Despite hunters' obsession with powerful loads, no one is particularly fond of recoil. And one of the most noticeable effects of slug shooting - and one of its biggest deterrents - is that savage kick. Slug guns simply kick hard, which dampens enthusiasm and can affect accuracy. Recoil certainly limits practice, not to mention enjoyment.
To get relief from recoil, hunters used to have to drop to smaller gauges. But now you can get softer recoil without giving up the advantages (diameter, weight, longer retained energy) of the 12-gauge slug.
"You won't see Managed-Recoil versions of every cartridge or shotgun load simply because not all of them react well to slowing the velocity," explained Remington Ammunition Vice President Sean Dwyer. "We've found that you have to reduce recoil by at least 50 percent in order for the average shooter to really notice the difference. If a load won't perform when it's reduced to that level, there's no sense making it."
Remington put a reduced-recoil version of its Slugger rifled slug on the market several years ago but pulled it from the line due to poor sales. Federal has long had a low-recoil slug that has, at times, stepped from its law enforcement sales brochures into the hunting catalog and back.
Remington brought back the Managed Recoil Slugger in 2003 at a time when other slug makers were introducing low-recoil loads.
I've taken deer at slightly over 100 yards with Lightfield Lites and Hastings' Low-Recoil Youth slugs. Winchester's BRI Standard Velocity - the company's first sabot offering in the early 1990s - is still considered a low-recoil round. Brenneke has offered a low-recoil slug for smoothbores for several years, and Federal is offering a low-recoil version of its innovative new TRUBALL design. It should be on dealers' shelves by the time you read this.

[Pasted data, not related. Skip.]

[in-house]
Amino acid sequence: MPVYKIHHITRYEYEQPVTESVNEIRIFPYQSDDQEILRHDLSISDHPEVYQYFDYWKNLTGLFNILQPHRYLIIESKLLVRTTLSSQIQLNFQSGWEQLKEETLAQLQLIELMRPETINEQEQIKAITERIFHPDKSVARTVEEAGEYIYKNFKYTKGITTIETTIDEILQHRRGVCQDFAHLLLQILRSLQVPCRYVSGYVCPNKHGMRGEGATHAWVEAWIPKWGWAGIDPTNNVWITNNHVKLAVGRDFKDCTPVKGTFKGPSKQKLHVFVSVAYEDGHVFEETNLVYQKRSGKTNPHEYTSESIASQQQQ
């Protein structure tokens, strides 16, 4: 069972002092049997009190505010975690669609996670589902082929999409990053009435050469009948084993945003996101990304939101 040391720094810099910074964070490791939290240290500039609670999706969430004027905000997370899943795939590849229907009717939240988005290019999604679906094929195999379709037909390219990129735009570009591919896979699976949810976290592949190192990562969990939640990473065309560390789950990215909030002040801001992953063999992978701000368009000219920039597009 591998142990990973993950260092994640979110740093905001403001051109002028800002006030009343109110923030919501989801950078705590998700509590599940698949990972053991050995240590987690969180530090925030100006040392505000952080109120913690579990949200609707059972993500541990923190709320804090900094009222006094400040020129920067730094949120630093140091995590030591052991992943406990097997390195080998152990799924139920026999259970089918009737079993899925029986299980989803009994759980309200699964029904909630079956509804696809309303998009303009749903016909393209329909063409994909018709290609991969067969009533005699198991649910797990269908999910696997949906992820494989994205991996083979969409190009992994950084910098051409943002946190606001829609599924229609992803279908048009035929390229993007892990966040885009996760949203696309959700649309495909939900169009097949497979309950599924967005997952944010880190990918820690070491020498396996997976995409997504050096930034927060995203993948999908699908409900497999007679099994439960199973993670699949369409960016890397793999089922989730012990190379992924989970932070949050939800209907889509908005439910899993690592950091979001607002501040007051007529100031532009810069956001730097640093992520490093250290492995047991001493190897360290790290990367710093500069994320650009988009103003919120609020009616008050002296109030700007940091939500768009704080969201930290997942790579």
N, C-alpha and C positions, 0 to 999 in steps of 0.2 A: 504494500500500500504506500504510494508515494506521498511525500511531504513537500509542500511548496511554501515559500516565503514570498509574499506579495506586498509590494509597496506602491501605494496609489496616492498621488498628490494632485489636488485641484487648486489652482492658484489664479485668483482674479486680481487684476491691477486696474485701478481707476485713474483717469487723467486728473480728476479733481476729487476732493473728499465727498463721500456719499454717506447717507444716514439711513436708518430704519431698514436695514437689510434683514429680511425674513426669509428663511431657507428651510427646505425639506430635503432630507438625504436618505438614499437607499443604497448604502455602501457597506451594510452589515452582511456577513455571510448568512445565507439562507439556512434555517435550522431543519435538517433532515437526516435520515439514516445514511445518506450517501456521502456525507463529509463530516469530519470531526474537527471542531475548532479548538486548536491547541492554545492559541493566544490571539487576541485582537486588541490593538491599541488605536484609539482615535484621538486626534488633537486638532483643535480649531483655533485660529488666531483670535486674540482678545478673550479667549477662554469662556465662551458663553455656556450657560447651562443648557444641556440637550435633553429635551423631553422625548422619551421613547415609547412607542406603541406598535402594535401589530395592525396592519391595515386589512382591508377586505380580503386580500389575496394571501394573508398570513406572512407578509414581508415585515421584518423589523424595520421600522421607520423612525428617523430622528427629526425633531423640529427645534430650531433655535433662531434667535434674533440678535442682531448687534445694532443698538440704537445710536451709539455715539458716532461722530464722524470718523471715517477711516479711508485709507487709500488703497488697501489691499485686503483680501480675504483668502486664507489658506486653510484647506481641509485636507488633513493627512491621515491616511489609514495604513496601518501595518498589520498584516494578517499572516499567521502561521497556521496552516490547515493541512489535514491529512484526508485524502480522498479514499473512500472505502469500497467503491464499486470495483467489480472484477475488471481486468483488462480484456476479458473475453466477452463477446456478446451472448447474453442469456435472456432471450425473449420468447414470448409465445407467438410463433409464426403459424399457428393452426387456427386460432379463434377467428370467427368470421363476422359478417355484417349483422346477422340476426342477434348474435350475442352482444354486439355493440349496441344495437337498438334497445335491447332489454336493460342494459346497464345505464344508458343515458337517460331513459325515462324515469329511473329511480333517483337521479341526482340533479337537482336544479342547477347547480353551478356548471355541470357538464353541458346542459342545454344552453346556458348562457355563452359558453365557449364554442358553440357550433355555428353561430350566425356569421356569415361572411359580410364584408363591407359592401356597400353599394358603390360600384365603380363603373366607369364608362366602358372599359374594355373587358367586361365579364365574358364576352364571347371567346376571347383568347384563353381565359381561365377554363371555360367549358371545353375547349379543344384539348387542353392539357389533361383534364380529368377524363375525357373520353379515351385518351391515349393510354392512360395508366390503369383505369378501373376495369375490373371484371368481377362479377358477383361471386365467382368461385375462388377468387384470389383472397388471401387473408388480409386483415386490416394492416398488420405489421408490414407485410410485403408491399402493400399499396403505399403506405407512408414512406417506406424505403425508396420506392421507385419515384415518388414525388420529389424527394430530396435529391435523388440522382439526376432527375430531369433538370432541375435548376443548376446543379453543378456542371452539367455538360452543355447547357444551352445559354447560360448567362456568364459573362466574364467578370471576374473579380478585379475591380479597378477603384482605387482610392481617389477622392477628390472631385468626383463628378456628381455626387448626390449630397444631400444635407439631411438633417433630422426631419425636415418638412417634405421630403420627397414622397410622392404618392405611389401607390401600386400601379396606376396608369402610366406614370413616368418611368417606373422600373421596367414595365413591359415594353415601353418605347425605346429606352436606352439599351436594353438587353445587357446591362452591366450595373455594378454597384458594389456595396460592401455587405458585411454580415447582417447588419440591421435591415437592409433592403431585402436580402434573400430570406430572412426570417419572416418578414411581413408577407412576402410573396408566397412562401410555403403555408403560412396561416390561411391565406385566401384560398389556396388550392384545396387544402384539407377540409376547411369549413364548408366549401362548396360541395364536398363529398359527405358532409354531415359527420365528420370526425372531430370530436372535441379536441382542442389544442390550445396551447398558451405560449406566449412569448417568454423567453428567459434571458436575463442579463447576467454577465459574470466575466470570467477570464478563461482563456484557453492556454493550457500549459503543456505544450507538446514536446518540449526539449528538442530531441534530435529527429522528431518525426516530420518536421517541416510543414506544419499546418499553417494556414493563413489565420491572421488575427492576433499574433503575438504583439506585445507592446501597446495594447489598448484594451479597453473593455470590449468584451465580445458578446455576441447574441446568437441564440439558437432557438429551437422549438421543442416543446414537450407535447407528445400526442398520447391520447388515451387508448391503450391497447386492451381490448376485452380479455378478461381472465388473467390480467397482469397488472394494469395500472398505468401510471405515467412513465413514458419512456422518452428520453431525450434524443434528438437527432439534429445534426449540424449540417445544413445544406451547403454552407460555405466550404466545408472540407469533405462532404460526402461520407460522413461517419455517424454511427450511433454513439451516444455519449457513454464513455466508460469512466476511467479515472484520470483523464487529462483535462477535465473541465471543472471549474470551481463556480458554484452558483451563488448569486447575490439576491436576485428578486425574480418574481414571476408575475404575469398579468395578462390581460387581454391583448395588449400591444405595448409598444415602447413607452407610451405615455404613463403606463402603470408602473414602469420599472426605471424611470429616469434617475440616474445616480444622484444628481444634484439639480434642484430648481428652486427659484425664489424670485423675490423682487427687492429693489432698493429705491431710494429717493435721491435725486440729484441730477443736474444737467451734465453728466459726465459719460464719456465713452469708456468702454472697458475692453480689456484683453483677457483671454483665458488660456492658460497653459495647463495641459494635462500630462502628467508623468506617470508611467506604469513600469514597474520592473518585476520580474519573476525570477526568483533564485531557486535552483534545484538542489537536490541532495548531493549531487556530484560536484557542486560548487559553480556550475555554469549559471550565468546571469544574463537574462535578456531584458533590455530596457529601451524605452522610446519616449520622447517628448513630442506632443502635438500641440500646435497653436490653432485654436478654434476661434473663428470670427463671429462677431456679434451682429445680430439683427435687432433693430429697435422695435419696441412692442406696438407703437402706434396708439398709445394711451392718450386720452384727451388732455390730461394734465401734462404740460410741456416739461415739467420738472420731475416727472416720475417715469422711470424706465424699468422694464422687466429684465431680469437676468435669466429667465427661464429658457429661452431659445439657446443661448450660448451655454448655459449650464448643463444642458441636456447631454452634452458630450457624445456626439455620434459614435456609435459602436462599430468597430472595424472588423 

The Hastings Low Recoil-Youth slug is by far the mildest 12-gauge slug on the market, leaving the barrel at a turtle-like 1,020 feet per second. It slows to below 800 fps at 100 yards, by which time its energy has dropped to 790 foot-pounds. The manufacturer touts it as a 75-yard load.
Brenneke USA suggests that shooters limit shots with its low-recoil slug to 40 yards.
Remington's 1-ounce Managed-Recoil Slugger, a rifled slug for smoothbores, is the next slowest with a muzzle velocity of 1,200 fps and sheds nearly half its energy over 100 yards of flight.
Lightfield Lites are the same weight as the Hastings offerings, but are launched at 1,300 fps and barely drop below 1,000 foot-pounds of energy at 100 yards. The lighter 485-grain Remington BuckHammer Managed Recoil load has a muzzle velocity of 1,350 fps, and its energy curve mirrors that of the Lightfield Lites.
The new 1-ounce reduced-recoil Federal TRUBALL load is actually a conventional rifled slug with a polymer ball inserted in the rear, which keeps it true to the bore while being pushed by a cylindrical pusher wad. It is the most significant change in rifled slug design in 70 years. The soft-kicking slug starts out at 1,300 fps and retains more than 800 foot-pounds of energy at 100 yards.
Brenneke's Low-Recoil slug is another 1-ouncer designed for smoothbores, launched at 1,248 fps with muzzle energy of 1,511 foot-pounds that drops to 764 foot-pounds at 100 yards.The only low-recoil slug that I would not suggest shooting at game beyond 50 yards is the old Winchester BRI Standard Velocity. Despite its ballistics, the slug is too hard and will not upset at longer ranges.
So if you're looking for a kinder, gentler 12-gauge load that will still get the job done at reasonable yardages, there are plenty of slugs today from which to choose.
Reprinted from the October 2005 issue of Buckmasters GunHunter Magazine. Subscribe today to have GunHunter delivered to your home.